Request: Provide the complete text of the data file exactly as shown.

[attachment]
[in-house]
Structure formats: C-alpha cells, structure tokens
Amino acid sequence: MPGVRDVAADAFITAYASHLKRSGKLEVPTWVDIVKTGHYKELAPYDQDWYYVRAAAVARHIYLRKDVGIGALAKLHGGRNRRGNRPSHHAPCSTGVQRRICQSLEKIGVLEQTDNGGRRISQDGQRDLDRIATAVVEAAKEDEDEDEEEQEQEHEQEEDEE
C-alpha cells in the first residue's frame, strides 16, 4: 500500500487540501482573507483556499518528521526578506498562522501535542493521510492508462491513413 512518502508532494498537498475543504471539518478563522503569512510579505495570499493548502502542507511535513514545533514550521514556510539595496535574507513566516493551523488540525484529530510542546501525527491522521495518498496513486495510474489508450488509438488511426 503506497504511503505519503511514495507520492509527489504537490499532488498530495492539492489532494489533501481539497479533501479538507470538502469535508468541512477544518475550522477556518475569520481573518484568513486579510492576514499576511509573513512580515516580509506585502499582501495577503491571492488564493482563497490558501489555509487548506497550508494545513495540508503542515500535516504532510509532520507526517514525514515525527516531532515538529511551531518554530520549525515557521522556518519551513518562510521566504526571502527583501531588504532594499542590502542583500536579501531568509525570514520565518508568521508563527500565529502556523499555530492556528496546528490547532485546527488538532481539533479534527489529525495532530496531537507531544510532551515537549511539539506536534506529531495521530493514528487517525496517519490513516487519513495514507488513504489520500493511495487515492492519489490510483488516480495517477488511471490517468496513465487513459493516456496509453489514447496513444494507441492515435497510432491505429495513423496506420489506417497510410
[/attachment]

[in-house]
Structure formats: C-alpha cells, structure tokens
Amino acid sequence: MPGVRDVAADAFITAYASHLKRSGKLEVPTWVDIVKTGHYKELAPYDQDWYYVRAAAVARHIYLRKDVGIGALAKLHGGRNRRGNRPSHHAPCSTGVQRRICQSLEKIGVLEQTDNGGRRISQDGQRDLDRIATAVVEAAKEDEDEDEEEQEQEHEQEEDEE
C-alpha cells in the first residue's frame, strides 16, 4: 500500500487540501482573507483556499518528521526578506498562522501535542493521510492508462491513413 512518502508532494498537498475543504471539518478563522503569512510579505495570499493548502502542507511535513514545533514550521514556510539595496535574507513566516493551523488540525484529530510542546501525527491522521495518498496513486495510474489508450488509438488511426 503506497504511503505519503511514495507520492509527489504537490499532488498530495492539492489532494489533501481539497479533501479538507470538502469535508468541512477544518475550522477556518475569520481573518484568513486579510492576514499576511509573513512580515516580509506585502499582501495577503491571492488564493482563497490558501489555509487548506497550508494545513495540508503542515500535516504532510509532520507526517514525514515525527516531532515538529511551531518554530520549525515557521522556518519551513518562510521566504526571502527583501531588504532594499542590502542583500536579501531568509525570514520565518508568521508563527500565529502556523499555530492556528496546528490547532485546527488538532481539533479534527489529525495532530496531537507531544510532551515537549511539539506536534506529531495521530493514528487517525496517519490513516487519513495514507488513504489520500493511495487515492492519489490510483488516480495517477488511471490517468496513465487513459493516456496509453489514447496513444494507441492515435497510432491505429495513423496506420489506417497510410